"claim that copyright law gives them proprietary control over any software that uses a particular functional API would be terrible for free software and programmers everywhere. It is an unethical and greedy interpretation created with the express purpose of subjugating as many computer users as possible"

https://www.fsf.org/blogs/licensing/fsf ... e-v-google
The FSF is indeed terribly inconsistent in its positions. Microsoft isn't allowed to claim copyright infringement on the basis of API usage, but at the same time GPL infects through API usage? Not both can be true.
Linus Torvalds also has interesting ideas about what makes a work derivative.
Nobody is forcing anyone to use any GPL software. You can use Windows instead of Linux, you can use clang instead of gcc, etc...
What a strange thing to say.

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velmarin
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Re: Do patches need to be open source?

Post by velmarin » Fri Feb 23, 2018 1:41 pm

I read many times, it is suggested, it is preferable, ect, a lot of ambiguity.
So if someone wants to statically link a library to a GPL project I think it is possible, as long as the library is made available for compilation, even if its code is not provided, I haven't read anything that forbids it.
Other things are ethical issues, of course we are talking about computer chess and its competitiveness.


:shock:

syzygy
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Re: Do patches need to be open source?

Post by syzygy » Fri Feb 23, 2018 2:30 pm

The GPL does prohibit you from distributing an executable containing GPL'd code if you do not make the corresponding source code available under the GPL.

So if you statically link GPL'd code to proprietary code, you may distribute the executable only if you are able and willing to GPL the proprietary code.

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velmarin
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Re: Do patches need to be open source?

Post by velmarin » Fri Feb 23, 2018 2:54 pm

That's not true, moreover, put something and immediately the opposite, they have gone to the literary world even.
I have not yet read anything that forbids not to do so, it is suggested, it is advised, ect.

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velmarin
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Re: Do patches need to be open source?

Post by velmarin » Fri Feb 23, 2018 3:24 pm

As an example of the possibility with the zlib license:

https://en.wikipedia.org/wiki/Zlib_License

Code: Select all

Terms
The license only has the following points to be accounted for:

Software is used on 'as-is' basis. Authors are not liable for any damages arising from its use.
The distribution of a modified version of the software is subject to the following restrictions:
The authorship of the original software must not be misrepresented,
Altered source versions must not be misrepresented as being the original software, and
The license notice must not be removed from source distributions.
The license does not require source code to be made available if distributing binary code.
The license does not require source code to be made available if distributing binary code.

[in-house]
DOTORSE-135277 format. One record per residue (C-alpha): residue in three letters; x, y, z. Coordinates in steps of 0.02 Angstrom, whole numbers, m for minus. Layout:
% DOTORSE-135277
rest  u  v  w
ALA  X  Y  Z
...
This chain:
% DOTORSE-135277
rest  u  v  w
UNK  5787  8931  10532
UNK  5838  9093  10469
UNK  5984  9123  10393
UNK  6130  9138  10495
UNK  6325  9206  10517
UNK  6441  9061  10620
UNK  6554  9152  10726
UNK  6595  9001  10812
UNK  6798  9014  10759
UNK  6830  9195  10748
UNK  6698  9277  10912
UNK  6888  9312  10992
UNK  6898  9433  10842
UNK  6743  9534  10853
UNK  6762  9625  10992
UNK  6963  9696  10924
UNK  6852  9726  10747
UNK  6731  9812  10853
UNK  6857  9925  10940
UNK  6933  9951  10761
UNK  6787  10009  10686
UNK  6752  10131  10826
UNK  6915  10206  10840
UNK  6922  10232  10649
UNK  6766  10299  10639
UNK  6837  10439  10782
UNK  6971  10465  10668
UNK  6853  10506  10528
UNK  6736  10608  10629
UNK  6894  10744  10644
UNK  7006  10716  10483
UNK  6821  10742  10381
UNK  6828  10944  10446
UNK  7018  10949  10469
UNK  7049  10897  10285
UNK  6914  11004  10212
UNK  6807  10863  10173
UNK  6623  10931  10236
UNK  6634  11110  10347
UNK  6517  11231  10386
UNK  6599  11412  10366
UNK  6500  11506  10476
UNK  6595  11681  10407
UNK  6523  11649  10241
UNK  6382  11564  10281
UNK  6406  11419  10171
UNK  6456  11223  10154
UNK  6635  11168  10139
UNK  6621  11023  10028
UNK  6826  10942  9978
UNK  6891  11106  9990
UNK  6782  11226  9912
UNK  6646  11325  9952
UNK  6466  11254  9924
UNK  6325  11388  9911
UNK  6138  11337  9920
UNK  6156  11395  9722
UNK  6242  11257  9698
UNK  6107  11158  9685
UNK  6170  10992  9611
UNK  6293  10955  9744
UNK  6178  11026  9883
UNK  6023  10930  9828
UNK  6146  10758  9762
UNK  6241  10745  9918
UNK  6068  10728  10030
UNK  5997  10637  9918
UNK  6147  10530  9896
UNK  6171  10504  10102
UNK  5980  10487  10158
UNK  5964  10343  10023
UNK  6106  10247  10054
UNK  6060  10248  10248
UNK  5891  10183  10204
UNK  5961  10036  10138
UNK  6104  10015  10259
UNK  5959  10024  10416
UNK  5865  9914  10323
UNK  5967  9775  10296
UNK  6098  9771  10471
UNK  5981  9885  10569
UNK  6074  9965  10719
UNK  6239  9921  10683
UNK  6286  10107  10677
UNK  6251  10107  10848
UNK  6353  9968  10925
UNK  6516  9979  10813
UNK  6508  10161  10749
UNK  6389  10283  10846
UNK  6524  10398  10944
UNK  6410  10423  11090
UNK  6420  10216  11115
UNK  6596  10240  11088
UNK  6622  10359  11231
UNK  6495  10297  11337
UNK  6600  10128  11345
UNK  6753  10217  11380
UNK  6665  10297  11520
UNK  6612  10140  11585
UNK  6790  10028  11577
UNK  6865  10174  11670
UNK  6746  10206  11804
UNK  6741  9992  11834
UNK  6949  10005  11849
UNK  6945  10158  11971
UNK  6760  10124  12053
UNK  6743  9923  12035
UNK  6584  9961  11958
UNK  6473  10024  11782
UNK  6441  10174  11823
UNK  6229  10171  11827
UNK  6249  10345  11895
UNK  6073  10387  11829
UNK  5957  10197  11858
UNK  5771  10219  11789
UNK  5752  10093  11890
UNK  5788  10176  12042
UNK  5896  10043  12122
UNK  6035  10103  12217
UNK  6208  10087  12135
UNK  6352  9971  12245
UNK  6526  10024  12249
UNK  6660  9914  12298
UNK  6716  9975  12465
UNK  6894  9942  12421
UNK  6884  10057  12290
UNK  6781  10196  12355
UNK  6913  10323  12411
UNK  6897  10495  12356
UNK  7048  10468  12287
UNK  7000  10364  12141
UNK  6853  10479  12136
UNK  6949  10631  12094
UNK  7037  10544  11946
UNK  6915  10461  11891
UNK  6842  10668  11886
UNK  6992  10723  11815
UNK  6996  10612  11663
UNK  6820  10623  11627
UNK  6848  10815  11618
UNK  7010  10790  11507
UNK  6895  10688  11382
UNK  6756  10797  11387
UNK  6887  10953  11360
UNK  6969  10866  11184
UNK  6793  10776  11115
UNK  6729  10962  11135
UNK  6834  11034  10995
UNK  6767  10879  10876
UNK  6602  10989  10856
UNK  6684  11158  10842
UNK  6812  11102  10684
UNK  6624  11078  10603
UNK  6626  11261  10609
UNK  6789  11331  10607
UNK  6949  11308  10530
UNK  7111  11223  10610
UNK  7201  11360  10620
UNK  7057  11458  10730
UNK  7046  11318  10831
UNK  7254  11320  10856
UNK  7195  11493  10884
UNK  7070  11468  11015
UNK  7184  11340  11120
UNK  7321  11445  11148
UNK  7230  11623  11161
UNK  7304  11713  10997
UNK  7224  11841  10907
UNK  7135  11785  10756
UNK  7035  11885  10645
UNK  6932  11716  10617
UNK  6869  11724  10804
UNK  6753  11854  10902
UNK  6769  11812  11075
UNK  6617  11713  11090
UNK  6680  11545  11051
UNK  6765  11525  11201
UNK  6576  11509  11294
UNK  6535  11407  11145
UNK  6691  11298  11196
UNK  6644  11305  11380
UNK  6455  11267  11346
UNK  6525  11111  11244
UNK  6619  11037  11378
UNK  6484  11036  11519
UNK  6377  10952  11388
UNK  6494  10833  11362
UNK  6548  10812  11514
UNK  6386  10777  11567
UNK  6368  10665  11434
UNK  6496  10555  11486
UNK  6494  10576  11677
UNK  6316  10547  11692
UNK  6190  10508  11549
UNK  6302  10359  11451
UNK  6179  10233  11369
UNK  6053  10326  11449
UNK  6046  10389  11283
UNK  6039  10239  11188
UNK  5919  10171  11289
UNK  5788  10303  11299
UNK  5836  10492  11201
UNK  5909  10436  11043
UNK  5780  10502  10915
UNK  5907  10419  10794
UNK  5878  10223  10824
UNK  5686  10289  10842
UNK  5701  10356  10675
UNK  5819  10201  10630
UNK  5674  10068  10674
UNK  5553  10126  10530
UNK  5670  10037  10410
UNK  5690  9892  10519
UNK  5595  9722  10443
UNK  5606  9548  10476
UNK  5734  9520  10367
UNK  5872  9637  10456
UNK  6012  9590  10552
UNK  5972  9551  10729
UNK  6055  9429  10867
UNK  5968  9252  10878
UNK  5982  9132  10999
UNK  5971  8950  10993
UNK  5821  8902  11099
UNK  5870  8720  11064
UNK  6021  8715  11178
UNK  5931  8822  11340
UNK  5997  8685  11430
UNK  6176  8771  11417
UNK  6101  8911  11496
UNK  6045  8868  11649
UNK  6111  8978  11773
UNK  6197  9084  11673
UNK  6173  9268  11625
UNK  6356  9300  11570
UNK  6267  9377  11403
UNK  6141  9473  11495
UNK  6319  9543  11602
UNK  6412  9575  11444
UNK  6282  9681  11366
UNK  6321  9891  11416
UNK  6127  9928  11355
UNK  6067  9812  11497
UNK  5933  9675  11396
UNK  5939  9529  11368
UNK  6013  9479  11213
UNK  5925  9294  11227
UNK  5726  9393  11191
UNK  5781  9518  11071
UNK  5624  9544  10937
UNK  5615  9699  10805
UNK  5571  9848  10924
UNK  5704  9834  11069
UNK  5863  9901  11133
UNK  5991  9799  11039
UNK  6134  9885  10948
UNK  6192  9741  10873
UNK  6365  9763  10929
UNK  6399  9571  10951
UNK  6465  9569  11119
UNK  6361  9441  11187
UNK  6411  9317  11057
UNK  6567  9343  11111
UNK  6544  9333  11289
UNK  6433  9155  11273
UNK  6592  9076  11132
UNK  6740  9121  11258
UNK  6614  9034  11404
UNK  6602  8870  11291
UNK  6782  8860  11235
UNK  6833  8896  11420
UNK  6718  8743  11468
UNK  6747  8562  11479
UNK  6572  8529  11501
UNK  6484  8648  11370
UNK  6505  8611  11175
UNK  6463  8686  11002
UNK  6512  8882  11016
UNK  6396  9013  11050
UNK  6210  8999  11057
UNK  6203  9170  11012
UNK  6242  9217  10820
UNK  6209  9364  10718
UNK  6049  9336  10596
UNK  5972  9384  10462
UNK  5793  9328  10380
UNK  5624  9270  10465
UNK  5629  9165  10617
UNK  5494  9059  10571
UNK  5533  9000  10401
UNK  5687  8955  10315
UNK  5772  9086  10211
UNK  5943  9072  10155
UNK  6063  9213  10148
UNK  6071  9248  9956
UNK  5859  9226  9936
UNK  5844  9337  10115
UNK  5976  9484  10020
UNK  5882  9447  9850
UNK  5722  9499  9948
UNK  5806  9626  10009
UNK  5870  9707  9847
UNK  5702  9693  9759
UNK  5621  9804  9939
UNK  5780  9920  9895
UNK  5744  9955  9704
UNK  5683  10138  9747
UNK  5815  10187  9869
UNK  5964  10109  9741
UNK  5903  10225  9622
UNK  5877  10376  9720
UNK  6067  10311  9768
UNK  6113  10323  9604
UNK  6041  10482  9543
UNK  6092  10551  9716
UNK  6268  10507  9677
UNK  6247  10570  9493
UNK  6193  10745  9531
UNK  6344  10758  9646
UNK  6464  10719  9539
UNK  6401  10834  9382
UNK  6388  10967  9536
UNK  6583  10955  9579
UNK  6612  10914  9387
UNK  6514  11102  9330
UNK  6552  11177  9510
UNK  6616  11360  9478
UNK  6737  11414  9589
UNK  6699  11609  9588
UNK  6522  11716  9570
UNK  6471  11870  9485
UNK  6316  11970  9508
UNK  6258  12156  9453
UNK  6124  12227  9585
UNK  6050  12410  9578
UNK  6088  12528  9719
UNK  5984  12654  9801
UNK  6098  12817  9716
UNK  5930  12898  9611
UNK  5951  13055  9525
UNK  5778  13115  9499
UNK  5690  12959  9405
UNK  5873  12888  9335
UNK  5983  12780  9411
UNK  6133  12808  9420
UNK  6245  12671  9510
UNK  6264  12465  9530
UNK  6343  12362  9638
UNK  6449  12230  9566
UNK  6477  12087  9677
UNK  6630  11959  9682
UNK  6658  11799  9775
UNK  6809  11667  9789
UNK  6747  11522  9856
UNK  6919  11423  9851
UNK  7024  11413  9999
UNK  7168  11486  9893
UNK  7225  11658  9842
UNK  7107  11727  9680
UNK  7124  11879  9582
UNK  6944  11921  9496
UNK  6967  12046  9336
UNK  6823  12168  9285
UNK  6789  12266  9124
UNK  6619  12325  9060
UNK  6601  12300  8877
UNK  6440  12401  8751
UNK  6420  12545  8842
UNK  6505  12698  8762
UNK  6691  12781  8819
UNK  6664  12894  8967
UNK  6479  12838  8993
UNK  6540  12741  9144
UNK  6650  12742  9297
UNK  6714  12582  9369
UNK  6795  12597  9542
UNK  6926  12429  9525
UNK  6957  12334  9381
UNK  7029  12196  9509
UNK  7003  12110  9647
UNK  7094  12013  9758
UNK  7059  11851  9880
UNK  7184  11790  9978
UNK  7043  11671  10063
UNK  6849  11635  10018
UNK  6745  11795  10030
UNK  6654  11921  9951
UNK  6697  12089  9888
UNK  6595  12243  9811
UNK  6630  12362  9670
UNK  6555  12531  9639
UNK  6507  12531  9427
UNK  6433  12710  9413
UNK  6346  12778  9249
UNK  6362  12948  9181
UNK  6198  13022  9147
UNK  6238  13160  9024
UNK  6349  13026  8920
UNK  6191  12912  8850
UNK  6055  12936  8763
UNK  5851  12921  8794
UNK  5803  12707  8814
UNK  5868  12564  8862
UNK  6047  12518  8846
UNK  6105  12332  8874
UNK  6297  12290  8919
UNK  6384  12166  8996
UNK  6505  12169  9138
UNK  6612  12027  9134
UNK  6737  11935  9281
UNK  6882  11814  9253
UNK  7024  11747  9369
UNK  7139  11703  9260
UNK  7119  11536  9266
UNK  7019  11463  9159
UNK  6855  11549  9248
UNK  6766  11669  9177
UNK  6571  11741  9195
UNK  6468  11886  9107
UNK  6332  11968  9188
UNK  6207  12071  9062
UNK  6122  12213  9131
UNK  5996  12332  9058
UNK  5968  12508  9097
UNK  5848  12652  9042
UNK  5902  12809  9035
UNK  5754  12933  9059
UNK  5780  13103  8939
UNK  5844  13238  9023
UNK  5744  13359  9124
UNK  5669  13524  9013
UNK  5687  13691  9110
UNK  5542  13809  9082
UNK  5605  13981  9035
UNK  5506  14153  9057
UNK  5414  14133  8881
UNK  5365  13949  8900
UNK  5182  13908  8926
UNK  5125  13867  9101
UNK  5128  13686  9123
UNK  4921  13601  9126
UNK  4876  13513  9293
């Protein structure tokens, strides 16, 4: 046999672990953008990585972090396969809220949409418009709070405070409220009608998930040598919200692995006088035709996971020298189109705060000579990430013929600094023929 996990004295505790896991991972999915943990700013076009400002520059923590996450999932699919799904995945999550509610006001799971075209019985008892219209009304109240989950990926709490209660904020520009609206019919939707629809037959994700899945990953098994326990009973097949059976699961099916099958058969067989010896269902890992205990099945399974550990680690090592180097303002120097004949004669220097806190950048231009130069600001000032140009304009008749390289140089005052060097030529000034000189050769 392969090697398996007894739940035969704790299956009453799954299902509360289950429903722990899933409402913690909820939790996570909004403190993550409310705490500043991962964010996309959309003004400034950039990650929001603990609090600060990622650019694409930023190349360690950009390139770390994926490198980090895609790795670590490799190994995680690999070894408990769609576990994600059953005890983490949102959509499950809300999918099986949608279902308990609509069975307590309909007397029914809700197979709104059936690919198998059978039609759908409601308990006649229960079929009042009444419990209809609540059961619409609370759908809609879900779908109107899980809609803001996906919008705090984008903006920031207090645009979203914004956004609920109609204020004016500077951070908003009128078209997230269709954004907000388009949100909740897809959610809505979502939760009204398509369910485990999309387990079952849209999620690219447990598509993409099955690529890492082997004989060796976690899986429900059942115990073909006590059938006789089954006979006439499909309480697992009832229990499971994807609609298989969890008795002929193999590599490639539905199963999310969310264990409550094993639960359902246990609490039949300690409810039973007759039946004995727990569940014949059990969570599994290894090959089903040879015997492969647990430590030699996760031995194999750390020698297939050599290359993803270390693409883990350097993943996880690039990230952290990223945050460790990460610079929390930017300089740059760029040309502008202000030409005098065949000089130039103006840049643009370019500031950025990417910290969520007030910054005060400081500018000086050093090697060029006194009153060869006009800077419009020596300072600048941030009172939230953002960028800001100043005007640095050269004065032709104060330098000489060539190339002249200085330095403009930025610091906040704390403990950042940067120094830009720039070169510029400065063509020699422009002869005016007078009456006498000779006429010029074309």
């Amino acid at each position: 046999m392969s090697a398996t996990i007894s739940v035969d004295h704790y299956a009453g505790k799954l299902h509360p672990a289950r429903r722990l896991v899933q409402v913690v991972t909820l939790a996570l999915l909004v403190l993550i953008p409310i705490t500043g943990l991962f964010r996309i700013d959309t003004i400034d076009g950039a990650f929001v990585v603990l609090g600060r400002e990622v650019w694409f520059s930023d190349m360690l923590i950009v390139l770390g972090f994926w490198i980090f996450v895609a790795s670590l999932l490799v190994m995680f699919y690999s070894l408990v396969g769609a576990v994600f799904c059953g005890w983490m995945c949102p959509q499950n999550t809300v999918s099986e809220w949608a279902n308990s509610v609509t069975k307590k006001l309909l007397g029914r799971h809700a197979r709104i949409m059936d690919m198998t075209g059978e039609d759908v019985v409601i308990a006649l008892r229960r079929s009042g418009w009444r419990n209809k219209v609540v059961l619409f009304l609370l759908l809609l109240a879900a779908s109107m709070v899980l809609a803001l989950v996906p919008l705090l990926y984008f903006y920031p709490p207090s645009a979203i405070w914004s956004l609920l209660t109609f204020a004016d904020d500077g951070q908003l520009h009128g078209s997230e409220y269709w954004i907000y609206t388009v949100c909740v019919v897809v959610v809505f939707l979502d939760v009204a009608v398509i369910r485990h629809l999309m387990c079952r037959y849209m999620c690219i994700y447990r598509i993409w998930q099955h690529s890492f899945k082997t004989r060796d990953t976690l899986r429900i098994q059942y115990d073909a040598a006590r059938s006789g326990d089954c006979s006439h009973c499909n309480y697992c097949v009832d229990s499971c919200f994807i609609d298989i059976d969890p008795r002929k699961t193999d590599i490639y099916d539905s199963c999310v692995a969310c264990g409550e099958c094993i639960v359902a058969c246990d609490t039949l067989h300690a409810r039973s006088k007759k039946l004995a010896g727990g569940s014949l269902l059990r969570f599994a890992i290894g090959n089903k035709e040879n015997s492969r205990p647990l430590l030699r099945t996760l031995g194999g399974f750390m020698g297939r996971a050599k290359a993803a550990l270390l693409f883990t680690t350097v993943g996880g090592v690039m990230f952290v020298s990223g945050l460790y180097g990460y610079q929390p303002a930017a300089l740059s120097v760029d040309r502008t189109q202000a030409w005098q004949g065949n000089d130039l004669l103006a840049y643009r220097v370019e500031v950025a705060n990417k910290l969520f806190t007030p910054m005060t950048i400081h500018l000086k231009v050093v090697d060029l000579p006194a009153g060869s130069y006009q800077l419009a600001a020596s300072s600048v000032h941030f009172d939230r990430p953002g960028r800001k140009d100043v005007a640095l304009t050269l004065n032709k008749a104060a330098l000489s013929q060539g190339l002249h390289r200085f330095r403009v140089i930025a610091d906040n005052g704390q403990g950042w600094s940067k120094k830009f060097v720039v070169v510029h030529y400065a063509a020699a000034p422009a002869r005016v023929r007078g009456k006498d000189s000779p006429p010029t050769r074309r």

syzygy
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Re: Do patches need to be open source?

Post by syzygy » Fri Feb 23, 2018 8:30 pm

velmarin wrote:That's not true, moreover, put something and immediately the opposite, they have gone to the literary world even.
I have not yet read anything that forbids not to do so, it is suggested, it is advised, ect.
If you are still asking about whether you can distribute an executable that contains GPL'd code without making available the full source code of that binary, then just read section 6 of the GPLv3:
6. Conveying Non-Source Forms.

You may convey a covered work in object code form under the terms of sections 4 and 5, provided that you also convey the machine-readable Corresponding Source under the terms of this License, in one of these ways: (...)
Couldn't be much clearer, and this is certainly enforceable.

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velmarin
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Re: Do patches need to be open source?

Post by velmarin » Fri Feb 23, 2018 9:34 pm

syzygy wrote:
velmarin wrote:That's not true, moreover, put something and immediately the opposite, they have gone to the literary world even.
I have not yet read anything that forbids not to do so, it is suggested, it is advised, ect.
If you are still asking about whether you can distribute an executable that contains GPL'd code without making available the full source code of that binary, then just read section 6 of the GPLv3:
6. Conveying Non-Source Forms.

You may convey a covered work in object code form under the terms of sections 4 and 5, provided that you also convey the machine-readable Corresponding Source under the terms of this License, in one of these ways: (...)
Couldn't be much clearer, and this is certainly enforceable.
Sure, sure, it's not like that.
Pretty much all overwhelmed,


The zlib license has been approved by the Free Software Foundation (FSF) as a free software licence,[1] and by the Open Source Initiative (OSI) as an open source license.[2] It is compatible with the GNU General Public License.[1]

The license does not require source code to be made available if distributing binary code.[/code]